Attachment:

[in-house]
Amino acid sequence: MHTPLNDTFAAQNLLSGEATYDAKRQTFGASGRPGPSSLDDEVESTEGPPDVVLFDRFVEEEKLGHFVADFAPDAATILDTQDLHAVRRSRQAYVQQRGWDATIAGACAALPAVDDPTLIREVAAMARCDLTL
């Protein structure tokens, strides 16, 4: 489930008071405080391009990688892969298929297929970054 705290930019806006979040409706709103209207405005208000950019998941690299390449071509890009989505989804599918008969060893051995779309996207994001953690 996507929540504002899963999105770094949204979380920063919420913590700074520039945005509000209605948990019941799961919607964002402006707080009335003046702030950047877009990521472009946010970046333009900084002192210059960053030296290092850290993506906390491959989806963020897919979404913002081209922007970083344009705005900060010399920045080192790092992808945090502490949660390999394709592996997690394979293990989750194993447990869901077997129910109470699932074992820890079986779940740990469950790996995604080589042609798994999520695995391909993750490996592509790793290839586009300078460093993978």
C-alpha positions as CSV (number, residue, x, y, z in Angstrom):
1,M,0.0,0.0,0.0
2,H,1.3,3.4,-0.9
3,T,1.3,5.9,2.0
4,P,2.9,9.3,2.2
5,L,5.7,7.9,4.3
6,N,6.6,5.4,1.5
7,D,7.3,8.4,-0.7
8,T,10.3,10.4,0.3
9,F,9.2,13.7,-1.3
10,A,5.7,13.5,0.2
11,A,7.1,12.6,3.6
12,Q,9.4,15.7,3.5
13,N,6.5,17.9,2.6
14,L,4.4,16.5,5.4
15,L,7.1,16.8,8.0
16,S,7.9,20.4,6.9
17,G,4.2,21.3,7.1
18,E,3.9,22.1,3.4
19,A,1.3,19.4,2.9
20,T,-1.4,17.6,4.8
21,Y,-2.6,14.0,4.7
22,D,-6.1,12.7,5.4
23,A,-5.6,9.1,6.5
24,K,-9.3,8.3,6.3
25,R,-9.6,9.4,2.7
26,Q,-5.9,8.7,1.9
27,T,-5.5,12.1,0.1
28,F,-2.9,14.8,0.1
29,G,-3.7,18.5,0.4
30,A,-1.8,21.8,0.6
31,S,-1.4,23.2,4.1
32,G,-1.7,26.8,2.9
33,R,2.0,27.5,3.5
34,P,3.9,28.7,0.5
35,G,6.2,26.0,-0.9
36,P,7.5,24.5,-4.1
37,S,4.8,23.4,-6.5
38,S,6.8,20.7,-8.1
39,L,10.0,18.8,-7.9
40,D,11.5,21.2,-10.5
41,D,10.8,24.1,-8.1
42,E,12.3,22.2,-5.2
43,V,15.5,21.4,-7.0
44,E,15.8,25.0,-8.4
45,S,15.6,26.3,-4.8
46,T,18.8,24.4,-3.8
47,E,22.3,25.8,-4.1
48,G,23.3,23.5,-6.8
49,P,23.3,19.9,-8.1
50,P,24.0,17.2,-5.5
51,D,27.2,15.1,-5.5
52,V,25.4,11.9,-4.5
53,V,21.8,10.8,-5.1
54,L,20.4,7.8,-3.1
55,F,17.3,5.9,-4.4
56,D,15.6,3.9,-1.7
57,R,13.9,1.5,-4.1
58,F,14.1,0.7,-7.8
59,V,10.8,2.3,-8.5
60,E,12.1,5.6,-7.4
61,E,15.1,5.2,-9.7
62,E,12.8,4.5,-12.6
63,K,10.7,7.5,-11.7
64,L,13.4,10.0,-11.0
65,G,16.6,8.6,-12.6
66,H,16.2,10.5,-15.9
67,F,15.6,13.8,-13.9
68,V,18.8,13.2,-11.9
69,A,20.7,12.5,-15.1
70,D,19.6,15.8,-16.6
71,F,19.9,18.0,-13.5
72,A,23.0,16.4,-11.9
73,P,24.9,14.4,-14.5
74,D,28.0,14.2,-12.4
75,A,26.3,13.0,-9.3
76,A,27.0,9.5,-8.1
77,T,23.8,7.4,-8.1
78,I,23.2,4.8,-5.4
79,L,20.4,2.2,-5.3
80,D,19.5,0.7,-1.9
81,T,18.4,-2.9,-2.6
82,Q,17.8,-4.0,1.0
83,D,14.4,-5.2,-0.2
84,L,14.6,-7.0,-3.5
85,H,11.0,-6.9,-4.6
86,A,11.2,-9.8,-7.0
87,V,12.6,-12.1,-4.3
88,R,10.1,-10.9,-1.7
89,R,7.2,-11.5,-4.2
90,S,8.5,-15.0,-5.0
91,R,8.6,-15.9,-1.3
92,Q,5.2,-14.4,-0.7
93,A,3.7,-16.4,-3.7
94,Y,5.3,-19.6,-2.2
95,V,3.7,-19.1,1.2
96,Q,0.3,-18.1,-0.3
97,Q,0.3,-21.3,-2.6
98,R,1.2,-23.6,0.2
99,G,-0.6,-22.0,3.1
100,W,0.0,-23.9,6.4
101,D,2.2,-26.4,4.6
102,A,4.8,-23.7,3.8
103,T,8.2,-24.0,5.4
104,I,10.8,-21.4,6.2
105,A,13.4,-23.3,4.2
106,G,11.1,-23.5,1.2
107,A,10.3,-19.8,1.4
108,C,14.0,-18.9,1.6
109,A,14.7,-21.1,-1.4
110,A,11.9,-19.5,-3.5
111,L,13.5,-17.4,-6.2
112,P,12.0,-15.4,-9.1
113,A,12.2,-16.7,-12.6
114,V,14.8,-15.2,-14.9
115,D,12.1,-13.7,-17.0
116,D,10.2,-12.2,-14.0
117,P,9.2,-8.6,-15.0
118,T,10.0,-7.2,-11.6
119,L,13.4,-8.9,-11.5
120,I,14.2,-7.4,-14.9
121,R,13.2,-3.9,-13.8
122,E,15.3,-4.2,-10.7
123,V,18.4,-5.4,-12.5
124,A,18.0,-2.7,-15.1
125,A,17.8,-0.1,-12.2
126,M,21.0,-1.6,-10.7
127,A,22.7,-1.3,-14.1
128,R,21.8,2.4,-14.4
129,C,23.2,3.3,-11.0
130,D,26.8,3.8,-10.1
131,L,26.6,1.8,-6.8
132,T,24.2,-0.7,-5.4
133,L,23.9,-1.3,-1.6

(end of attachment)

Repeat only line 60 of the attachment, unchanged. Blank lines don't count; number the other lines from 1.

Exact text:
56,D,15.6,3.9,-1.7